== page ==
According to the Center for American Women in Politics at the Eagleton Institute of Rutgers University, as of February 2, 2002, 30 women from 21 states are considering running in gubernatorial elections this year, many from states with open seats, where there is no incumbent, presenting a better chance of a win. Currently, women make up only 10 percent of our nation’s governors. Karen O’Connor, Director of the Women and Politics Institute at American University, predicts that women will make gains this year simply because of the sheer number of qualified women candidates entering the election. Many of the candidates this year have already held statewide offices, a vantage point for women candidates who, according to Barbara Lee, a feminist philanthropist who supports projects to increase women in politics, are generally considered “nontraditional” candidates in areas thought to require “traditional executive leadership experience.”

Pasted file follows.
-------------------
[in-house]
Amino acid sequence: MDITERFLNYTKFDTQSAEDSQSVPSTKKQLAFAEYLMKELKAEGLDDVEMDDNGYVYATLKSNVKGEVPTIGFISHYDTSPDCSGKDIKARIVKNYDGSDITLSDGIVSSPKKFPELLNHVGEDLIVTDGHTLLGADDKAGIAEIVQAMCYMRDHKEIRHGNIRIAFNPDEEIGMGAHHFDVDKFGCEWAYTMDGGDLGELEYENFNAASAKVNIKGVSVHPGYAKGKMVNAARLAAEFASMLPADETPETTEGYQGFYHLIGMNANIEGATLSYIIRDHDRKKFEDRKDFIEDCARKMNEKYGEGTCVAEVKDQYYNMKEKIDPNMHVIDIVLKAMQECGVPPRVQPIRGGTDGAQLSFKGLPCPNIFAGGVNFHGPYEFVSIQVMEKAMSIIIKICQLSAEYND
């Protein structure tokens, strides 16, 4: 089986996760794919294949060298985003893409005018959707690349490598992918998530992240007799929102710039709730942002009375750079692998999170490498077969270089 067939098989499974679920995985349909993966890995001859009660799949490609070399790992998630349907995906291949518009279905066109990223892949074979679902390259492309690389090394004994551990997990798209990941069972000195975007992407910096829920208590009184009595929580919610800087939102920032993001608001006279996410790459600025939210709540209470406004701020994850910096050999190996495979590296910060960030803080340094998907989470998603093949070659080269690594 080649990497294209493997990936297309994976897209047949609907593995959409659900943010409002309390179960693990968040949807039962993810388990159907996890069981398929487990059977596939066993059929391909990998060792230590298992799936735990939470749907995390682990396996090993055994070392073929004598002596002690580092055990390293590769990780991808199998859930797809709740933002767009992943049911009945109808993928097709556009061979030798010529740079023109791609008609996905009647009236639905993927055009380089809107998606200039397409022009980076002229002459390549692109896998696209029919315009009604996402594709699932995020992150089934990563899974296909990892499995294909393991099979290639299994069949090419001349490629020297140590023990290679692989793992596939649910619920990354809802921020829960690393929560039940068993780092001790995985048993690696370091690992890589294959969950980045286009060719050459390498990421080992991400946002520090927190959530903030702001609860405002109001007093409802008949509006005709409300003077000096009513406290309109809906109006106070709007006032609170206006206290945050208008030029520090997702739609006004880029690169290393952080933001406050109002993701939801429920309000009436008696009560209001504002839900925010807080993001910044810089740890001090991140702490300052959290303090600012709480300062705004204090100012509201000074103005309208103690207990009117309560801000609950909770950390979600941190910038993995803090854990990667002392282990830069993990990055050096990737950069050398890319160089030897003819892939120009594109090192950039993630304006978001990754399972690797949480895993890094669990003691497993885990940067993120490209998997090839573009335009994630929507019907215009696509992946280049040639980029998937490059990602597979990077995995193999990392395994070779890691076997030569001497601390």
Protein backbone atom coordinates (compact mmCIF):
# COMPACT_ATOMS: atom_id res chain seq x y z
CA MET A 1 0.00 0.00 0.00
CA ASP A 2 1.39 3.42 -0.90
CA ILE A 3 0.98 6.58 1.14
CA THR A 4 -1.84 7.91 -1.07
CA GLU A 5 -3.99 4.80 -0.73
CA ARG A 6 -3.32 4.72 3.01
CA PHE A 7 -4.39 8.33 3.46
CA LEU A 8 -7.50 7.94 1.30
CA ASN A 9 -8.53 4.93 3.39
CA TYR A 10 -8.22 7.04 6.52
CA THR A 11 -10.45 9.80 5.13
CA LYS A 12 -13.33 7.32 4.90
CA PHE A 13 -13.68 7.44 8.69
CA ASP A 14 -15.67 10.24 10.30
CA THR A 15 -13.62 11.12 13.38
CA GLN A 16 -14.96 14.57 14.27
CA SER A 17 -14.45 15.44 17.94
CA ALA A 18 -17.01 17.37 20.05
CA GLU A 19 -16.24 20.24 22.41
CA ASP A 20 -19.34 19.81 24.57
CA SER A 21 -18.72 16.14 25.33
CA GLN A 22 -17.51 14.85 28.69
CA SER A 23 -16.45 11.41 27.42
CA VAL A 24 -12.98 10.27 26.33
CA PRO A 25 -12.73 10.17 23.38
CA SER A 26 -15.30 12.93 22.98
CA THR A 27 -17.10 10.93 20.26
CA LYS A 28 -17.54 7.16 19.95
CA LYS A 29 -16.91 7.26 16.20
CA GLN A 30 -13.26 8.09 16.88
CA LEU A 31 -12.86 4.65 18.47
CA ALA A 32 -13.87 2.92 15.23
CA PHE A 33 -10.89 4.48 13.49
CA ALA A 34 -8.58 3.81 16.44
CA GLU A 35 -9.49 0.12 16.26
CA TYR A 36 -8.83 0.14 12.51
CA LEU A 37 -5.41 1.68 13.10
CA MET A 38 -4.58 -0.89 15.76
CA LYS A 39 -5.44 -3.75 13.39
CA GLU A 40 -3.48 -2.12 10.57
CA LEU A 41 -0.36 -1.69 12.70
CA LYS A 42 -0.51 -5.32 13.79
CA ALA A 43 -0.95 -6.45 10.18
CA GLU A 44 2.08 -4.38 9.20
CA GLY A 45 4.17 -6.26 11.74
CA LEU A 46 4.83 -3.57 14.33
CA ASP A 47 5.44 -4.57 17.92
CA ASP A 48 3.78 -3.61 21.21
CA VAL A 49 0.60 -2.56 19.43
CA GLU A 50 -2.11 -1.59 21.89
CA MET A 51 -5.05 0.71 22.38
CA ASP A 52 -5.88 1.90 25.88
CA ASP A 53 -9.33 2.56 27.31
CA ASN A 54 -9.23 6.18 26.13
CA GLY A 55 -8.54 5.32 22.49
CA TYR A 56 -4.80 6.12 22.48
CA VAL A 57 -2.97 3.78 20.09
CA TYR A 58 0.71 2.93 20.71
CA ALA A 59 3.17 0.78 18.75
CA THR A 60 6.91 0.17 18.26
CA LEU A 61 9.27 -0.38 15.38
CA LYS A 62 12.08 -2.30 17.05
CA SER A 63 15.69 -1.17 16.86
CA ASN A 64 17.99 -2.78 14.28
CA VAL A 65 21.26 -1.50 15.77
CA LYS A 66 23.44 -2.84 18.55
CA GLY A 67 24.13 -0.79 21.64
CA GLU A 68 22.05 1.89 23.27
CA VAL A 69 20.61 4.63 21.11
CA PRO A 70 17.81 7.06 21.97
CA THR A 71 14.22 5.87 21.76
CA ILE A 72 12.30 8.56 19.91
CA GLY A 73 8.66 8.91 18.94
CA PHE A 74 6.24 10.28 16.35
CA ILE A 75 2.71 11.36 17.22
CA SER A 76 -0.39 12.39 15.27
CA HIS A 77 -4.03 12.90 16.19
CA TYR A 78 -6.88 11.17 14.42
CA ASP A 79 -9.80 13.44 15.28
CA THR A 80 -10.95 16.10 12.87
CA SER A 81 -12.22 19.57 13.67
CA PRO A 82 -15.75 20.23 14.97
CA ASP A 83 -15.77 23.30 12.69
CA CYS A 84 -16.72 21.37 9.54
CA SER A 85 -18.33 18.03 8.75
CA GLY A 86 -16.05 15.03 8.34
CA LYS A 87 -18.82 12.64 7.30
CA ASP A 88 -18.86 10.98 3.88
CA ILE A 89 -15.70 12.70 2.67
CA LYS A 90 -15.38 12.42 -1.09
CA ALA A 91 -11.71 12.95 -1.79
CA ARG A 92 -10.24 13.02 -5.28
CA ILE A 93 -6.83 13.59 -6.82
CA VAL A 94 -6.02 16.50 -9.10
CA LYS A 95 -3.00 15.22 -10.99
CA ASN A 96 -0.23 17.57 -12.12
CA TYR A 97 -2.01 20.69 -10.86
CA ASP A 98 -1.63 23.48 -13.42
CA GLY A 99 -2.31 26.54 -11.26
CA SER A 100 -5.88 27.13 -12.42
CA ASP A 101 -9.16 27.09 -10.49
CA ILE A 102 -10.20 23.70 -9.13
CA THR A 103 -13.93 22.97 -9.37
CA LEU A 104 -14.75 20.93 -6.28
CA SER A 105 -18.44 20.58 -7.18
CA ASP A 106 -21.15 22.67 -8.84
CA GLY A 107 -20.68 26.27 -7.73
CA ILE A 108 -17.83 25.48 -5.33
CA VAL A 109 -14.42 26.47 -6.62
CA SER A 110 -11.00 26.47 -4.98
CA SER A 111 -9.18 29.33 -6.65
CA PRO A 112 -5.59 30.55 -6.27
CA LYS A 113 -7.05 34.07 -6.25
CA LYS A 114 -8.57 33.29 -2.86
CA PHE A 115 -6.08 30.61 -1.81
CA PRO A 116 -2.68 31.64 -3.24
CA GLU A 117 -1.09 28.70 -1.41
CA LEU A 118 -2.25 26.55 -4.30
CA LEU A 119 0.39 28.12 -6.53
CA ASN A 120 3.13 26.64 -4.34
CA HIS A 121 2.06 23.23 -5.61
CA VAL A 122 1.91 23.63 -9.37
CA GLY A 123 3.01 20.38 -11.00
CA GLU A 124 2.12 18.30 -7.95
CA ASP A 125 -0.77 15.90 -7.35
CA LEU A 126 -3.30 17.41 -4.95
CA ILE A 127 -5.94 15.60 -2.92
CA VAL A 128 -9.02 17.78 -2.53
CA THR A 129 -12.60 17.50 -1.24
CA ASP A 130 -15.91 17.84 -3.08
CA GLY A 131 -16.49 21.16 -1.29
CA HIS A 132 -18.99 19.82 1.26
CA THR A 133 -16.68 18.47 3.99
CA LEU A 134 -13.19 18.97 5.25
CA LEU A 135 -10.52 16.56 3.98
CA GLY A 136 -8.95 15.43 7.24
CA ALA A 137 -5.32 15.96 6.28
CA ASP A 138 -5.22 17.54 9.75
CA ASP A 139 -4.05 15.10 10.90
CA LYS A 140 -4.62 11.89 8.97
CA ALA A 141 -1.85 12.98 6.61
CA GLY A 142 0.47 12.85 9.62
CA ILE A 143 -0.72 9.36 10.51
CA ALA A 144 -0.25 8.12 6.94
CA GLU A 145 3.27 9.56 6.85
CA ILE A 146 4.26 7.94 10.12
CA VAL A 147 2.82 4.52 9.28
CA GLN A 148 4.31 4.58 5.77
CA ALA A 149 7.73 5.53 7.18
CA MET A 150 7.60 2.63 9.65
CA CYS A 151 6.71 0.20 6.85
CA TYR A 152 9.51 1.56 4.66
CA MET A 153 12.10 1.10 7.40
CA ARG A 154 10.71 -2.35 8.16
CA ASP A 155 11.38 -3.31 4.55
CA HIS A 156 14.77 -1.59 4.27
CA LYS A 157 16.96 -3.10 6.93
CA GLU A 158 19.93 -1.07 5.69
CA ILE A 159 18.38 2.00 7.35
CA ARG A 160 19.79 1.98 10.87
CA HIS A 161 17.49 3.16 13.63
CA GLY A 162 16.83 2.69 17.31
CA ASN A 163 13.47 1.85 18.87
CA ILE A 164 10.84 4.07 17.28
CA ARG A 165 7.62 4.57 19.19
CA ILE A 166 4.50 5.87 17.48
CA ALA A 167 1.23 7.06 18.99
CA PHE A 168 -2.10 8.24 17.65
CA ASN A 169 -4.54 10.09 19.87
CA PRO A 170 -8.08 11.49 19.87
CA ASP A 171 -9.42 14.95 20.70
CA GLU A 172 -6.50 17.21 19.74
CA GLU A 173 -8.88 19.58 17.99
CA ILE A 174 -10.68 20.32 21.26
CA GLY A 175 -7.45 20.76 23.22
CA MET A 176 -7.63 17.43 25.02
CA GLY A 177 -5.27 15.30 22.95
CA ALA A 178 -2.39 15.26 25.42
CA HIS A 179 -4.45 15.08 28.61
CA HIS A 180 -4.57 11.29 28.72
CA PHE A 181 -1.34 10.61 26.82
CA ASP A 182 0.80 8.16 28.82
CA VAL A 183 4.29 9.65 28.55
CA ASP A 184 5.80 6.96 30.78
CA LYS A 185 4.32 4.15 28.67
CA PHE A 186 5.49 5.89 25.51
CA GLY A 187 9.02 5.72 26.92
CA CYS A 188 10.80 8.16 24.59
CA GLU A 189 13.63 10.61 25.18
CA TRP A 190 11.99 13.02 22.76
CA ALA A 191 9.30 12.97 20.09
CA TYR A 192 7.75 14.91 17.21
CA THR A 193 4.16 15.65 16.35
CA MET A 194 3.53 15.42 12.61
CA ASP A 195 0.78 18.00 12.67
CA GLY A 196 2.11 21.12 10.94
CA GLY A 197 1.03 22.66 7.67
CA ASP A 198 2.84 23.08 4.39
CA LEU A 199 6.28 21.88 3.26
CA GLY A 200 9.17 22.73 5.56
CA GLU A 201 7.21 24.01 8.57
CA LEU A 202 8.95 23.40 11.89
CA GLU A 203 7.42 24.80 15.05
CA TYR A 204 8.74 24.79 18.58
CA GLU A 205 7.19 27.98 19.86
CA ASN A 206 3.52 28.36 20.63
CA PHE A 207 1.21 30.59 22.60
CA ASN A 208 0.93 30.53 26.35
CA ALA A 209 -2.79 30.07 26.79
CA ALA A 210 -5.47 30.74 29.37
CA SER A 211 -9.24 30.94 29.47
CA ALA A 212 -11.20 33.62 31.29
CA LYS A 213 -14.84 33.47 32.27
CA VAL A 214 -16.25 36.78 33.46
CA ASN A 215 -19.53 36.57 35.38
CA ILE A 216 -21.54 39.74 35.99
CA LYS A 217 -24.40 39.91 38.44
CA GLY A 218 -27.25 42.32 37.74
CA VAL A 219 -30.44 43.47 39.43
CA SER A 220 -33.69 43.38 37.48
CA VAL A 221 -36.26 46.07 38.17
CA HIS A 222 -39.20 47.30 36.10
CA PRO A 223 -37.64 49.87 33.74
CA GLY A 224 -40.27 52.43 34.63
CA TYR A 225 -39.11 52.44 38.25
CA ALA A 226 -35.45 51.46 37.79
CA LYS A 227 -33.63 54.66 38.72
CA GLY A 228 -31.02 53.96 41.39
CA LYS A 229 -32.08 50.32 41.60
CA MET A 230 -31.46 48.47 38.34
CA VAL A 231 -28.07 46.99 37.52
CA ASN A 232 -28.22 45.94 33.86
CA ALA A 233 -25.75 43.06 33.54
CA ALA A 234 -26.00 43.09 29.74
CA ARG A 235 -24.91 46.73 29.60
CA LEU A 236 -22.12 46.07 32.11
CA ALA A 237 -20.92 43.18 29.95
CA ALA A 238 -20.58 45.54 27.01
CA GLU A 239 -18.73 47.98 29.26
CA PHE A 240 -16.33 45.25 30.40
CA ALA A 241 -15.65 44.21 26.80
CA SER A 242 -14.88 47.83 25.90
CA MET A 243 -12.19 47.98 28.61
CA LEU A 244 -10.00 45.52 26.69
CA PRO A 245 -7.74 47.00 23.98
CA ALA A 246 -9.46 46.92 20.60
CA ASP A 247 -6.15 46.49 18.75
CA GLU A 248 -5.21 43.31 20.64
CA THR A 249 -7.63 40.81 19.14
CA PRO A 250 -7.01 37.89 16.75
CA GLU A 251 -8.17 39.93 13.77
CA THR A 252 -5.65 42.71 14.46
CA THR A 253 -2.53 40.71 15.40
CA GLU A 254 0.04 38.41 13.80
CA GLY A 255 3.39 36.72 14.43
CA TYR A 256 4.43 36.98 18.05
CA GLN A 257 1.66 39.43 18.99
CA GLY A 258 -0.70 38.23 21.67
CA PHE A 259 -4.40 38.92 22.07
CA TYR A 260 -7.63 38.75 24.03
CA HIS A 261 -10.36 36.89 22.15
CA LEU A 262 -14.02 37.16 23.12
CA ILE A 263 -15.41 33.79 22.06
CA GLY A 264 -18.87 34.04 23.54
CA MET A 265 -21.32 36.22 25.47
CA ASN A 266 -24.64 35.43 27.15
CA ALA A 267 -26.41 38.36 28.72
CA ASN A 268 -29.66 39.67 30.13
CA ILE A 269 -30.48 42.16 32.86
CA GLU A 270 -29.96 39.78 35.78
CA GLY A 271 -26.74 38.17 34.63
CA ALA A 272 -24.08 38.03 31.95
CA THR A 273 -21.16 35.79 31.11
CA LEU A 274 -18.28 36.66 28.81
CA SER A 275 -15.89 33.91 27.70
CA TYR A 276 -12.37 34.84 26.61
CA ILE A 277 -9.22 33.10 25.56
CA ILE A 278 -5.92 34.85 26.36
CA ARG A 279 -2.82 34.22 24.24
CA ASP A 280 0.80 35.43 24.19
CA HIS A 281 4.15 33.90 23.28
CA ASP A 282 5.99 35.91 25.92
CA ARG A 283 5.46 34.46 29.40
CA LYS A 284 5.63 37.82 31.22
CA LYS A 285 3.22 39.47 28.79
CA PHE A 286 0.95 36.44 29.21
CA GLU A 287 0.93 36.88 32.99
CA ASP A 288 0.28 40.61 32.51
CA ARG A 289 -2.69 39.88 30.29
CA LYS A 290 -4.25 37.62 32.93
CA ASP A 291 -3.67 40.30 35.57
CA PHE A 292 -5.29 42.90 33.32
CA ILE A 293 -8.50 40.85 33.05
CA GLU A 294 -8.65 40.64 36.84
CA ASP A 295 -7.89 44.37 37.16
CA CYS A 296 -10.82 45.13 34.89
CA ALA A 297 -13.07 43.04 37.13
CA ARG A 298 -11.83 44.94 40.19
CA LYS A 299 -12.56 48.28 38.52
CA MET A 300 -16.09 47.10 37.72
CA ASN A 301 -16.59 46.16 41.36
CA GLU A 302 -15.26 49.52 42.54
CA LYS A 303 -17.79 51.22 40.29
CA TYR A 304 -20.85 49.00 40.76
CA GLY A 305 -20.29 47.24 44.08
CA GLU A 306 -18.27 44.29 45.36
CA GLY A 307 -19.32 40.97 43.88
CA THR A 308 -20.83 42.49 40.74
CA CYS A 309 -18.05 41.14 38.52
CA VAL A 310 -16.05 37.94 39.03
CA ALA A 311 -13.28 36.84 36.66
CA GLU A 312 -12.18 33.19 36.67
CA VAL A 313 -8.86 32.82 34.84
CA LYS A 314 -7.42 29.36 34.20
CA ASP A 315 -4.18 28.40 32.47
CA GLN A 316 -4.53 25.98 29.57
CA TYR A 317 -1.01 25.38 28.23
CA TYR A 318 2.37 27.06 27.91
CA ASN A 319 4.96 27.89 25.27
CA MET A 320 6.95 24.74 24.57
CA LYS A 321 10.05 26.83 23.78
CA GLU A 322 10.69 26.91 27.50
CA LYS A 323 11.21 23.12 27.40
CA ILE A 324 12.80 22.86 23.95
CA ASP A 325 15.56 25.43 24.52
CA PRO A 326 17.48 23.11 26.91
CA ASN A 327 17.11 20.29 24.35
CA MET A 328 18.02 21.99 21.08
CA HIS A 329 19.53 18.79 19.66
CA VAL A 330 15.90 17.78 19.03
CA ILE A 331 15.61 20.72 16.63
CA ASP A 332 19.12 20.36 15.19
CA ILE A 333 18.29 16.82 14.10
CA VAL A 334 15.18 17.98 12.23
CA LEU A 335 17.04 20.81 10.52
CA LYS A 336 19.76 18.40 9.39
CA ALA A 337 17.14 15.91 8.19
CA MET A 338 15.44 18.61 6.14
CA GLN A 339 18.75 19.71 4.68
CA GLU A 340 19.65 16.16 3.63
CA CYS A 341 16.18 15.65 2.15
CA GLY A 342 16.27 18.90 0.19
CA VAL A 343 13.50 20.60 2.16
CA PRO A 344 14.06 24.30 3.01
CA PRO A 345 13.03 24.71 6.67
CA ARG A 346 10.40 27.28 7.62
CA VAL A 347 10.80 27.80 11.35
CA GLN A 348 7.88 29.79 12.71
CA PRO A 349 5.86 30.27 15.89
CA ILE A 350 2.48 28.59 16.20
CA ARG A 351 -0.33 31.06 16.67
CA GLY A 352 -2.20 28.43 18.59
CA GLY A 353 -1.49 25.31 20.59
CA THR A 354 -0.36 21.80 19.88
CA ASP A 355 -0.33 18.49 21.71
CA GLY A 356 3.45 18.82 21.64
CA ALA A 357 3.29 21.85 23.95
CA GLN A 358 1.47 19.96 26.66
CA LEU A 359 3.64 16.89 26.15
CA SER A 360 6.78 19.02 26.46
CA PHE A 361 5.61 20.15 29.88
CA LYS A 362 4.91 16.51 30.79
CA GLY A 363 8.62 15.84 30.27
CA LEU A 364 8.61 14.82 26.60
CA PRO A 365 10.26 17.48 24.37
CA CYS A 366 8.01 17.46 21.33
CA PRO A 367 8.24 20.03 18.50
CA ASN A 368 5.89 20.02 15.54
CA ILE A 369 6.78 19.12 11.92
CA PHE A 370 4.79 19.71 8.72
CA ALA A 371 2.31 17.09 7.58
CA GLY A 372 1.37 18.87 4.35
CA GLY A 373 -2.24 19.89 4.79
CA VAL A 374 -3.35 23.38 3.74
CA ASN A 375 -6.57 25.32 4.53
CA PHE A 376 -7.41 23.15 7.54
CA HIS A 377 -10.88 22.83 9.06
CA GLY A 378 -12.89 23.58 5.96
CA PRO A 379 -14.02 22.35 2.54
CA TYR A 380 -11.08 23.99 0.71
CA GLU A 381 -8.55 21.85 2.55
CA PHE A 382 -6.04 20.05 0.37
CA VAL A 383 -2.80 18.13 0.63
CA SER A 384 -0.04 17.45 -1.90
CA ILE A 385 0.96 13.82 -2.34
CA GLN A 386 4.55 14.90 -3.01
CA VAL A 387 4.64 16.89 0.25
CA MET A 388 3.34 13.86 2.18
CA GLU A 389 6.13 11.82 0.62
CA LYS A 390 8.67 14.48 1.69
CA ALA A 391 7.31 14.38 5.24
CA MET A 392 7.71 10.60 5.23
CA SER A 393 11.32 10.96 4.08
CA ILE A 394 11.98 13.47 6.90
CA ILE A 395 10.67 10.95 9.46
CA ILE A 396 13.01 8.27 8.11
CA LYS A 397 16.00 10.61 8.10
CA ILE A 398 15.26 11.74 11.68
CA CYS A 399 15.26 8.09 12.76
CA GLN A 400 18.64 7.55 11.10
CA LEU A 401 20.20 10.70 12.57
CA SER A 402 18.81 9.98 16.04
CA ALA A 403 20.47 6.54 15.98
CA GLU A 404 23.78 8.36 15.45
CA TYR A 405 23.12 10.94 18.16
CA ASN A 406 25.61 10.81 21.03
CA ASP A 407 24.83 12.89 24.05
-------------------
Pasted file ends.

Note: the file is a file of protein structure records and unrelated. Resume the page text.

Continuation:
There are 20 Democratic women in the running for 2002 and 10 Republicans. The largest number of women gubernatorial candidates to run for office was 34 in 1994.